The number of corporate governance-related proposals submitted and voted on during the 2021 proxy season increased nominally compared to 2020 – a 7% increase, and the number receiving majority support increased, rather than decreased (compared to 2020), with 38 in 2021 compared to 27 in 2020. Governance-related proposals covered the following topics: The right to act by written consent, separation of chair and CEO, majority voting (usually paired with board declassification), and proposals relating to special meeting rights.

Similar to prior years, there were fewer withdrawals of governance-related proposals as compared to environmental and social proposals. Notably, institutional investors were not shy in recommending and voting against incumbent directors: BlackRock voted against 255 directors for climate-related concerns, compared with 53 in 2020.

Director Elections - Support Declines

Average support of director elections has hovered around 96% over the past four years. The proportion of Russell 3000 Index directors who received less than 80% support reached a multi-year high, and thus, average support fell to 93.5% in 2021. Lack of board racial and ethnic diversity factored into these results.

ISS Voting Policy for the 2021 proxy season provided that ISS would recommend a vote against or withhold from directors individually, committee members, or the entire board, due to:

  • Material failures in governance, stewardship, risk oversight, or fiduciary responsibilities at the company;

  • Failure to replace management as appropriate; or

  • Egregious actions related to a director’s service on other boards sufficient to raise substantial doubt regarding their ability to effectively oversee management and serve the best interests of shareholders at any company.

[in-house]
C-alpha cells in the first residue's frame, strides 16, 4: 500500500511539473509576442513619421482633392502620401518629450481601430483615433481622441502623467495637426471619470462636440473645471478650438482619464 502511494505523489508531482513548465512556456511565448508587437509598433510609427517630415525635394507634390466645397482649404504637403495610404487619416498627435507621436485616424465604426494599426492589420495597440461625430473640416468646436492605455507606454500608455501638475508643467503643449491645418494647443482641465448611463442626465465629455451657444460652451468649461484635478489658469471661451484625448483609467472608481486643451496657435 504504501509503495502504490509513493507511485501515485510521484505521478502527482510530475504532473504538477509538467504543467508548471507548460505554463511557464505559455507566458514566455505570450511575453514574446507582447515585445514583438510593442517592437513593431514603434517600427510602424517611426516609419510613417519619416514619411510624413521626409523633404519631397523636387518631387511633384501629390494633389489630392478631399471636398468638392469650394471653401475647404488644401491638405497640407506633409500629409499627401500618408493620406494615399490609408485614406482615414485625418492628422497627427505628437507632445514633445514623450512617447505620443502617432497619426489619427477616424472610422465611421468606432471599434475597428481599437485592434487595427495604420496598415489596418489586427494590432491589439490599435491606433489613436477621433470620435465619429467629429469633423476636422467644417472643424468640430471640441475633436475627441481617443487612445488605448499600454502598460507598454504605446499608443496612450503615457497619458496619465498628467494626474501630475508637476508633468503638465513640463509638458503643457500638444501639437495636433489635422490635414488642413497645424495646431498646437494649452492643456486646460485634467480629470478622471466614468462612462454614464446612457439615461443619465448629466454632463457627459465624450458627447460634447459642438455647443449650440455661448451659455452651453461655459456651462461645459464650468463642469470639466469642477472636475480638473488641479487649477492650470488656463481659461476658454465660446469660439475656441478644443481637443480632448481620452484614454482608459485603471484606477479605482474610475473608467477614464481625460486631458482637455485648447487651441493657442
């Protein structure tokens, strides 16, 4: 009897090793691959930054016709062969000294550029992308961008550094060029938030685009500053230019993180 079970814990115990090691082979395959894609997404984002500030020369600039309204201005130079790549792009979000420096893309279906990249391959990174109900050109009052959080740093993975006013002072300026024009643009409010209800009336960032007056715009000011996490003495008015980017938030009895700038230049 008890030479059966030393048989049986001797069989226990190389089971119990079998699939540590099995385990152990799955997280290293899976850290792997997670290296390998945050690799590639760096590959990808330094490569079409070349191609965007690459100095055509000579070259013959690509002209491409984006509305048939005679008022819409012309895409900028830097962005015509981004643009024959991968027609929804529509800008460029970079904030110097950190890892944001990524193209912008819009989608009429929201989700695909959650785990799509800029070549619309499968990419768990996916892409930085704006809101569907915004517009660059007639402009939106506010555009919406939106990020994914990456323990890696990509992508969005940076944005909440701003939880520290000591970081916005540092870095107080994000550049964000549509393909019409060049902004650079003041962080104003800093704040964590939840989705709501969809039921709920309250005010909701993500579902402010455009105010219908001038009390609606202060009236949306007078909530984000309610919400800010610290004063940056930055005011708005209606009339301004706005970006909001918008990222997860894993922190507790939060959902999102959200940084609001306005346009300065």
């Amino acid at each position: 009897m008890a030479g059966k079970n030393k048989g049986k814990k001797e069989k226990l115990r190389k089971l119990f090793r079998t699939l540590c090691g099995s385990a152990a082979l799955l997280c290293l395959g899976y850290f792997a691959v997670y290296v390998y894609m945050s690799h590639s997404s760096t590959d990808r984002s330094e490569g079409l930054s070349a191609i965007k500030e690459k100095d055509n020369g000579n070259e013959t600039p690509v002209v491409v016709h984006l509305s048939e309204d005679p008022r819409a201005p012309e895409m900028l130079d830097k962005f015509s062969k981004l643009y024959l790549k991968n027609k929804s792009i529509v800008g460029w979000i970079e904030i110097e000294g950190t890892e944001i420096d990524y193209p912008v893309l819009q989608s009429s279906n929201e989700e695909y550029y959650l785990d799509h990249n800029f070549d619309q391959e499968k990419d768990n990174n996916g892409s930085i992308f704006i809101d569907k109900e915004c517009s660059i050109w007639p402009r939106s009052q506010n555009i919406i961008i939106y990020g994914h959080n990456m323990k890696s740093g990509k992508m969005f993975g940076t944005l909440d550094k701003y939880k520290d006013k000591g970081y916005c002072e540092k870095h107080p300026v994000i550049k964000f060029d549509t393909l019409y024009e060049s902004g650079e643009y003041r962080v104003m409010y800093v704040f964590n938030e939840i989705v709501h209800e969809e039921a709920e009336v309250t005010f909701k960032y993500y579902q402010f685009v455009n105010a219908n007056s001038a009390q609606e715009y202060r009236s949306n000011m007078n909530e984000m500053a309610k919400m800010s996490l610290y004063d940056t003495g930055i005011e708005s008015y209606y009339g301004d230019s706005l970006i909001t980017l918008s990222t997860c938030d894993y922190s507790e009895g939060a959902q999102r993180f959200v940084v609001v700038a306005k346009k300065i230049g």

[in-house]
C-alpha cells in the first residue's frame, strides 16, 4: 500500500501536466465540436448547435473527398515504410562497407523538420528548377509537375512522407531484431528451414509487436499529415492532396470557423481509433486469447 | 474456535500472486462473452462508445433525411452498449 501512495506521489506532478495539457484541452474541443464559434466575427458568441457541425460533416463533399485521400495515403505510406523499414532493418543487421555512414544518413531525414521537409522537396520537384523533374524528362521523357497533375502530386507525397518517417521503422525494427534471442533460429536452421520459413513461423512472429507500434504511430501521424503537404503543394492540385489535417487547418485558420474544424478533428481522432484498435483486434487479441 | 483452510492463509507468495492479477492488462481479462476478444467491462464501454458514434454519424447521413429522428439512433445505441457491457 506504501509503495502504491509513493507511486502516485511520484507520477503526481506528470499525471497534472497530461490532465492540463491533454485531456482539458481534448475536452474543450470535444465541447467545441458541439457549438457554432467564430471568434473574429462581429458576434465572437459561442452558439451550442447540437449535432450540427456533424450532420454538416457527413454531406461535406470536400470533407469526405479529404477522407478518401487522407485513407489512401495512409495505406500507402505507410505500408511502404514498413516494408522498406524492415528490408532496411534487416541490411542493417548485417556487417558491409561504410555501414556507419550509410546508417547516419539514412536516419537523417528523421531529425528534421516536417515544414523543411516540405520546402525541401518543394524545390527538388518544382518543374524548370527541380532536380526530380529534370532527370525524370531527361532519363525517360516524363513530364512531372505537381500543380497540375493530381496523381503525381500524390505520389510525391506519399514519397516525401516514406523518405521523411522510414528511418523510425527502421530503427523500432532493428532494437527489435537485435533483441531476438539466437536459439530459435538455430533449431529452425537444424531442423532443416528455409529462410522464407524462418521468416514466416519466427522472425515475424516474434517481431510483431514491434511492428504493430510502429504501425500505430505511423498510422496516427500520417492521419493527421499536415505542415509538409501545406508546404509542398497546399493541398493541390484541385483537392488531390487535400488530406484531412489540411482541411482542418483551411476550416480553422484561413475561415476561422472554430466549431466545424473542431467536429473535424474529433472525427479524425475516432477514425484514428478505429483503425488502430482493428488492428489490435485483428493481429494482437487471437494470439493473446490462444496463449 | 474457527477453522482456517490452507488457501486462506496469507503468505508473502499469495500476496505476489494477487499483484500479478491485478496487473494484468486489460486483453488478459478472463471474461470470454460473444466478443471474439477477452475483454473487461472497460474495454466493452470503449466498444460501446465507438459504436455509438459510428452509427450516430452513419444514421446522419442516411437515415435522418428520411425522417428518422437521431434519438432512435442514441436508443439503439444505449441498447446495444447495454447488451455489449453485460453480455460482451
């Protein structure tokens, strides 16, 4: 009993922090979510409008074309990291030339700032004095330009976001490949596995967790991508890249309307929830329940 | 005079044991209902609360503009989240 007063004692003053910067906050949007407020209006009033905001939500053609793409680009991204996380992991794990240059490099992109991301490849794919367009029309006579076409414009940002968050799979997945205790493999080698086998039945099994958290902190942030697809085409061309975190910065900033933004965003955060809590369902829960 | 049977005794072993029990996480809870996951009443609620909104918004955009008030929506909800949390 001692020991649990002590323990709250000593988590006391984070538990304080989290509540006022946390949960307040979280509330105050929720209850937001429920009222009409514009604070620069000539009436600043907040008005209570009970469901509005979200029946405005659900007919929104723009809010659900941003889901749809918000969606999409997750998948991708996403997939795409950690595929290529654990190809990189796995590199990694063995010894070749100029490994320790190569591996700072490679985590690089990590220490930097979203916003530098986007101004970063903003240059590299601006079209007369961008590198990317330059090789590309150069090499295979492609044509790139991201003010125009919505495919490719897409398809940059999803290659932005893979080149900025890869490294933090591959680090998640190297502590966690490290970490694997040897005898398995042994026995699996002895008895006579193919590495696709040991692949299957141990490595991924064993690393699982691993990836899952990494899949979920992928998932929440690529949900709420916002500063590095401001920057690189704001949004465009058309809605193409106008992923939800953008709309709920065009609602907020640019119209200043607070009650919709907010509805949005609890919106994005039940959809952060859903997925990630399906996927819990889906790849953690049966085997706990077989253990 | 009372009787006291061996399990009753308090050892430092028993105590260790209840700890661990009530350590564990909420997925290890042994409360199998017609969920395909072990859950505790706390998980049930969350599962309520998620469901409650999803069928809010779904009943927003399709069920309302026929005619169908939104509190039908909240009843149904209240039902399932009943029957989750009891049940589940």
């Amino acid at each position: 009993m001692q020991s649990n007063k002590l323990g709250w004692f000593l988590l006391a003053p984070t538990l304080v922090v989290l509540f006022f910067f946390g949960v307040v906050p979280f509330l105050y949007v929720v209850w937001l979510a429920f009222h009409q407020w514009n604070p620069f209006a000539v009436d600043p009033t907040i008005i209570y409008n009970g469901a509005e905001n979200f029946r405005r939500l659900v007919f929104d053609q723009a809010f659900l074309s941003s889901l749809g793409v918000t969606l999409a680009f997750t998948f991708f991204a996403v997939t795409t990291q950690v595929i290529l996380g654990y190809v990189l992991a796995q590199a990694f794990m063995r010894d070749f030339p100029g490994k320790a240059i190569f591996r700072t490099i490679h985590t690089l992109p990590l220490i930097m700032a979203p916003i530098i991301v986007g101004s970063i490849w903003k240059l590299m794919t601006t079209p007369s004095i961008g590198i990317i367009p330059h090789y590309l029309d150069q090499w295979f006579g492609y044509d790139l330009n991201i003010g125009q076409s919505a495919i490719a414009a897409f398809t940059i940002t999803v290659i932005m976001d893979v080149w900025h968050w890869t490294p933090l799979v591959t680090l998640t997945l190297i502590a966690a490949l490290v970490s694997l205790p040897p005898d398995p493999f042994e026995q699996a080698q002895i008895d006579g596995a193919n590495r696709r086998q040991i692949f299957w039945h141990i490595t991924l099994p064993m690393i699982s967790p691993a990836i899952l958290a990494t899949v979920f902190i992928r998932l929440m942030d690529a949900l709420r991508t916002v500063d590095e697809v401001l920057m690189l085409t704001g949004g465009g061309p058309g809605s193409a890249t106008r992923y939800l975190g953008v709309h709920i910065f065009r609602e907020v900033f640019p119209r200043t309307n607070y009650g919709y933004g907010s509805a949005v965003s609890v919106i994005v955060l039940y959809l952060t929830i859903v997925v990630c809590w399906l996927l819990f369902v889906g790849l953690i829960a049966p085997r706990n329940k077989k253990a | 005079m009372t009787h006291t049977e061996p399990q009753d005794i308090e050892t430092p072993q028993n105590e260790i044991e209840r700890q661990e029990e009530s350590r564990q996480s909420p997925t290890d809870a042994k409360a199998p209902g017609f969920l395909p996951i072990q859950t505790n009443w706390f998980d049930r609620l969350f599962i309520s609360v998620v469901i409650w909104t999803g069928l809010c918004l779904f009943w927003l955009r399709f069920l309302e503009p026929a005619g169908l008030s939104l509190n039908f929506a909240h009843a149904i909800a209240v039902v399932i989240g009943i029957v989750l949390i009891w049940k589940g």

The Voting Policy also provides that ISS will generally recommend a vote against or withhold from the chair of the nominating committee at companies where there are no women on the company’s board of directors. When ISS first announced this policy in 2019, it indicated that 2020 would be a transitional year, allowing companies time to commit to adding female directors. According to the 50/50 Women on Boards Gender Diversity Index 2021, as of June 2021, women hold an historic 25.6% of the Russell 3000 company board seats, up from 22.6% in 2020.

2021 in Process

Proxy Advisory Firm Changes

In July 2020, the SEC adopted final principles-based rules that require proxy voting advice businesses (PVABs) to take certain actions to maintain a statutory exemption from the information and filing requirements of the federal proxy rules. Specifically, PVABs must comply with certain disclosure and procedural requirements, including the disclosure of material conflicts of interest in their proxy advice, and adopt and publicly disclose certain written policies and procedures reasonably designed to ensure that:

  • Public companies that are the subject of proxy voting advice have such advice made available to them at or prior to the time when such advice is disseminated to the PVAB’s clients; and

  • The PVAB provides its clients with a mechanism by which they can reasonably be expected to become aware of any written statements regarding its proxy voting advice by public companies that are the subject of such advice, in a timely manner before the shareholder meeting (or, if no meeting, before the votes, consents, or authorizations may be used to effect the proposed action).

These amendments became effective on Nov. 2, 2020. However, PVABs were given until Dec. 1, 2021 to comply with new conditions to exemptions from the proxy rules’ information and filing requirements that proxy advisory typically have relied upon. Subsequently, in June 2021, SEC Chair Gary Gensler issued a public statement directing staff “to consider whether to recommend further regulatory action regarding proxy voting advice.” The SEC’s Division of Corporation Finance issued a public statement indicating it will not recommend enforcement action based on the amendments or the related guidance for a “reasonable period of time” after any reopening by ISS of its litigation challenging the amendments and guidance, which litigation is currently being held in abeyance.